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The approved minutes of the meeting can be found here.
Aside from a natter re some aspects of small claims, insolvency, enforcement, & a new rule (51.3) to deal with public emergencies (it does not sound like the CPRC are particularly optimistic going in to 2021…), the CPRC looked at:
The Costs Sub-Committee (CSC) had identified & reviewed two inconsistencies that had developed in recent case law:
In respect of King, the CSC concluded that a Part 36 offer should not be permitted to exclude interest. As such, a proposed drafting solution with an amendment to paragraph 19 of PD47 was approved & is due to come into force in April 2021.
Potential solutions for Calonne were discussed & it was agreed, with a view to making the rules as clear as possible, to add CPR 36.5(5), which reads as follows:
“… Part 36 offer to accept a sum of money may make provision for accrual of interest on such sum after the date specified in rule 36.5(4). If such an offer does not make any such provision it is treated as inclusive of all interest up to the date of acceptance.”
It was concluded that CPR 36.13(8) did not need to be changed (yet…).
This amendment/addition will allow Part 36 offers to be more specific.
It was identified that following the last suite of changes, in which previous rules/PD/guidance had been rationalised/consolidated, some minor inconsistences had resulted & thus required amendment to avoid unintended consequences – these include:
(a) 3.17(3)(a) being amended to:
“may not approve costs incurred up to and including before the date of any costs management hearing;”
(b) “total costs (incurred and estimated)” replacing “budgeted” in paragraph 4(b) of PD3E.
(c) “interim” replacing “interlocutory” in paragraph 10(a) of PD3E.
(d) “non-party disclosure” replacing “third party disclosure” in the “Disclosure” section of the table in section D of PD3E.
The omission of other provisions, such as encouraging the parties to consider costs budgeting at an early stage, were also discussed but it was concluded that no action was required.
The CPRC also continued previous discussions re vulnerable persons & identified changes in relation to such, including amendments to the Overriding Objective – these are:
(a) “… and can participate fully in proceedings, and that parties and witnesses can give their best evidence;” being added to the end of CPR 1.1(2)(a).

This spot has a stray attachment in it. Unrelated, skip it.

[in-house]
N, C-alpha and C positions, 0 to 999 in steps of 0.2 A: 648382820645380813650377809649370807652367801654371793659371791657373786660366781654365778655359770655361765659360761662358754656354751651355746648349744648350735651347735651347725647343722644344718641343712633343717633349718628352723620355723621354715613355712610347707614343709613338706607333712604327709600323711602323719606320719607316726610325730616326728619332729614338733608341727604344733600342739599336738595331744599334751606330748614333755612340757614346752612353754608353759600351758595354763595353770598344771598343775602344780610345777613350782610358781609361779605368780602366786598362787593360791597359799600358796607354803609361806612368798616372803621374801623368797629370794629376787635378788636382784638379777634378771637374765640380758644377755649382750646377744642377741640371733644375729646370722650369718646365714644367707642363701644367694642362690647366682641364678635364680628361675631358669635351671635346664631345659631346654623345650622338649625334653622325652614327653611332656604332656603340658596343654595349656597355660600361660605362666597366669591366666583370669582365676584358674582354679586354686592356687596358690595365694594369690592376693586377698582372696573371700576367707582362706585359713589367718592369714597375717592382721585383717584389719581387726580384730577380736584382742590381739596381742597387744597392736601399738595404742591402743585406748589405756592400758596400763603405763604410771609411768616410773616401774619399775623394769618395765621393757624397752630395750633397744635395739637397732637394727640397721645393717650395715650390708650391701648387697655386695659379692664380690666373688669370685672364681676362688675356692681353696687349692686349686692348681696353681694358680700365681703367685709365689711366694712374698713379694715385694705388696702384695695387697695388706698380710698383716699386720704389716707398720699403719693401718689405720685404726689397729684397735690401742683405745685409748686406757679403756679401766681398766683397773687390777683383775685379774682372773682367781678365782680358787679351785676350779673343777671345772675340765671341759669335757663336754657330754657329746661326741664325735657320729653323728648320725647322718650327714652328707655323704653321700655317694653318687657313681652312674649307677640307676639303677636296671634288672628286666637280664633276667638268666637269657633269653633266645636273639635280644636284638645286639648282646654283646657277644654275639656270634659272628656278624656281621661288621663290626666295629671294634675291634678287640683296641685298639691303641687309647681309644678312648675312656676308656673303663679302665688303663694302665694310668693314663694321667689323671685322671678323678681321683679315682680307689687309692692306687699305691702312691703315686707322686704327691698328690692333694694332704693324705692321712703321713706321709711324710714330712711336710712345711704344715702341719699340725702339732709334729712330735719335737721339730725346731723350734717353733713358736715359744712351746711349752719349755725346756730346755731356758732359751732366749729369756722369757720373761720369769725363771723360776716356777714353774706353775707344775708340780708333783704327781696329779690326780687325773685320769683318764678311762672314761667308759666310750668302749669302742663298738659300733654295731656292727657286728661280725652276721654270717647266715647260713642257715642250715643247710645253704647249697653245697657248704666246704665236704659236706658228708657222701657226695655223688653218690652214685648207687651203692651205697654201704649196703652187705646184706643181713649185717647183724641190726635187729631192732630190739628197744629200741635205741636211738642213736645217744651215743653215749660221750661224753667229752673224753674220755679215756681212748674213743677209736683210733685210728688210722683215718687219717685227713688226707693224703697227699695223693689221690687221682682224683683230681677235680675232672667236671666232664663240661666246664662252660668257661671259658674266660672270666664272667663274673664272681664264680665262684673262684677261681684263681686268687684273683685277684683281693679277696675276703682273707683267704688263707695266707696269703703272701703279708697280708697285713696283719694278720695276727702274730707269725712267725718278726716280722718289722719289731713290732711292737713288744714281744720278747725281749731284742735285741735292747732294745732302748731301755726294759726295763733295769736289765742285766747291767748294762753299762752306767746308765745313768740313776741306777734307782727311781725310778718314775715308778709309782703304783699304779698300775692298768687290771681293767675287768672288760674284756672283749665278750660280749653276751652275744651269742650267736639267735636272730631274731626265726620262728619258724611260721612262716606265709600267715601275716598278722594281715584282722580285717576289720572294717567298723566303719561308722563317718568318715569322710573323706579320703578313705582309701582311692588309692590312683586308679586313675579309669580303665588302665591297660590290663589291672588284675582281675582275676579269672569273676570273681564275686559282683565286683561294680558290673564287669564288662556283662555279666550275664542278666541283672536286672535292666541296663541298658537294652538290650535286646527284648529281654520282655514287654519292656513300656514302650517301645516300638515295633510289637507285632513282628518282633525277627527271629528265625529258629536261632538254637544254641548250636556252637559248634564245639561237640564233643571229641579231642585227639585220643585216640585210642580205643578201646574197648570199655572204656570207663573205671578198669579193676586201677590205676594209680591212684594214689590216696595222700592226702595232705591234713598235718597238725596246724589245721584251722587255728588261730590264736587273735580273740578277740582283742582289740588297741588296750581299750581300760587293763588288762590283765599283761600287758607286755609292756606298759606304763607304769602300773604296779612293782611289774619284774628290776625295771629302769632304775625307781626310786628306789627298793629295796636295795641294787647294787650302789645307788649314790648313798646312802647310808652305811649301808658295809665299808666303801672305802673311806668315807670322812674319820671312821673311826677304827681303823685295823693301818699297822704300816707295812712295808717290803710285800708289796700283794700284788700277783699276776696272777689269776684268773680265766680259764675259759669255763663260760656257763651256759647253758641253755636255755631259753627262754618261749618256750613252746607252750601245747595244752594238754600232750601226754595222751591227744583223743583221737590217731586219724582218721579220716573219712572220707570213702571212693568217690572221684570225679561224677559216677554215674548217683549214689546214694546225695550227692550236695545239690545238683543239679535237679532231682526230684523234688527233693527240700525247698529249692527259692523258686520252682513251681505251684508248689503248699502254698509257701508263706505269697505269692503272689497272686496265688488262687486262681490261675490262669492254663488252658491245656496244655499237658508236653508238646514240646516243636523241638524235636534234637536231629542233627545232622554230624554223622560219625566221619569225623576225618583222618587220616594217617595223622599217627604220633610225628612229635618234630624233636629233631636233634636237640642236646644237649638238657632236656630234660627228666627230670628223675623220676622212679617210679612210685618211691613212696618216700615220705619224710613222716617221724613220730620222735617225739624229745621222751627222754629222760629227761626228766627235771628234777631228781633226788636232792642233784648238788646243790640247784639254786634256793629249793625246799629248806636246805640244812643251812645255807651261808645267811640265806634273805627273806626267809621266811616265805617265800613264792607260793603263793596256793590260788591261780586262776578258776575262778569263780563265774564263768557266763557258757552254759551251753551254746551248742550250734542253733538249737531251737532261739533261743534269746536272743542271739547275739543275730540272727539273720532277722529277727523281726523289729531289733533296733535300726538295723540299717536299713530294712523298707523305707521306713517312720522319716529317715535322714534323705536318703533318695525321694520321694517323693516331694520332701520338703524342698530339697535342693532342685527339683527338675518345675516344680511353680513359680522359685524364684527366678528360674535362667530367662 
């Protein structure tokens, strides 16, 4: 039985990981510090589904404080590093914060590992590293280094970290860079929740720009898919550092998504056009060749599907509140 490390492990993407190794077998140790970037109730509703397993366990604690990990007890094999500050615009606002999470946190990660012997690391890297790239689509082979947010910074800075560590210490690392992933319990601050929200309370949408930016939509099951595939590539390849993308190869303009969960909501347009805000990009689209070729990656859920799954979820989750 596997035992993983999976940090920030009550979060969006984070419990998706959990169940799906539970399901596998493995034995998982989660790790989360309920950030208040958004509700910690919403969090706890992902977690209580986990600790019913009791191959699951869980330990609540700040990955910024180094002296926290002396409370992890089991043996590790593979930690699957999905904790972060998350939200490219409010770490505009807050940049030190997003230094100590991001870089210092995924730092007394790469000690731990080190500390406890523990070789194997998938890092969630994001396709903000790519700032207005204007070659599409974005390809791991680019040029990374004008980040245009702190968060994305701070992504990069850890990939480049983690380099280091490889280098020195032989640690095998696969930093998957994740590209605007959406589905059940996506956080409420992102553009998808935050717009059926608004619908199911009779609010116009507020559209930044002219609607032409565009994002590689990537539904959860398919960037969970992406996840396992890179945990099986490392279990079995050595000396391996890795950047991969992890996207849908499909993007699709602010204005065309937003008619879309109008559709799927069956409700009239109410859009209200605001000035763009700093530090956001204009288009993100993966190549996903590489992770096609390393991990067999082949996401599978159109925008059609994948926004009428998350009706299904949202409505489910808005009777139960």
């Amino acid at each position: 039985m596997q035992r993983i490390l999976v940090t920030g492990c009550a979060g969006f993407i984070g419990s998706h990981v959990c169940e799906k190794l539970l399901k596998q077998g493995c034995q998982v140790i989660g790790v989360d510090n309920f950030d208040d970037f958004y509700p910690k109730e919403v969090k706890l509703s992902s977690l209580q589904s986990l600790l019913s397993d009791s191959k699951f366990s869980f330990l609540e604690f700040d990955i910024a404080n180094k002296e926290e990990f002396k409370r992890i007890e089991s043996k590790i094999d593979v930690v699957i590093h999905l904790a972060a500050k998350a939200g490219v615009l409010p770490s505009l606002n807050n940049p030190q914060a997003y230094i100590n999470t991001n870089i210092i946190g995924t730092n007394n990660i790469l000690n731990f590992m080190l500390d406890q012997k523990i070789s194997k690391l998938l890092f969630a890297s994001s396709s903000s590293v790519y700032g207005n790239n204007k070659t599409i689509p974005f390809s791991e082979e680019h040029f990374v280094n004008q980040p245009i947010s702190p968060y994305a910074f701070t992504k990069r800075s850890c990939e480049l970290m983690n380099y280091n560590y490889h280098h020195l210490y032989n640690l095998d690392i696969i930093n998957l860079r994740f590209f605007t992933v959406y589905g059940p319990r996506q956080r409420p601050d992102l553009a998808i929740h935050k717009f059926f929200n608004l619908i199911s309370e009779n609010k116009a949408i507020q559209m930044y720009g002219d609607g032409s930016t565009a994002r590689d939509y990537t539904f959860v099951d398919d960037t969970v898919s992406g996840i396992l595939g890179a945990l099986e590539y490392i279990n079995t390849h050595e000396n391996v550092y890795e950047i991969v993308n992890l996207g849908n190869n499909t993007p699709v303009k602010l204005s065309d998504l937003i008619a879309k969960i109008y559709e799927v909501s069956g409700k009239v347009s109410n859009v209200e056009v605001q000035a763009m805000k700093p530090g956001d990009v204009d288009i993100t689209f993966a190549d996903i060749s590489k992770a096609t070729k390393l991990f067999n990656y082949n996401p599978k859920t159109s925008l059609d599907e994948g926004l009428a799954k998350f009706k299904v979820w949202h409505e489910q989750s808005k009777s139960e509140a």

(b) a new CPR 1.6 entitled, “Participation of vulnerable parties or witnesses”.
(c) a new, “bespoke”, PD which will include:
“2. Vulnerability of a party or witness may impede participation and also diminish the quality of evidence. and t The court should take all practicable proportionate measures to address these issues in every case.
“7. If the court decides that a party’s or witness’s ability to participate fully and/or give best evidence is likely to be diminished by reason of vulnerability, the court will may identify the nature of the vulnerability in an order and may order appropriate provisions to be made to further the overriding objective.”
The CPRC also looked at vulnerable persons in the context of costs & proportionality. It was concluded that an additional factor (f), to address the issue of vulnerability, is to be added to those listed at CPR 44.3(5).
Proposed changes to the Fixed Recoverable Costs (FRC) regime were also touched upon but nothing more was determined; although it was recorded that that the work on FRC was reasonably urgent & the (chair of the) CPRC did not want it to take a year to come to fruition.
The proposed changes in respect of Part 36 offers are helpful & (should) resolve an issue that had been rumbling on. However, it is not clear whether the planned amendments/additions to account for vulnerable persons will have a material impact in practice, but the proof will be in the pudding.
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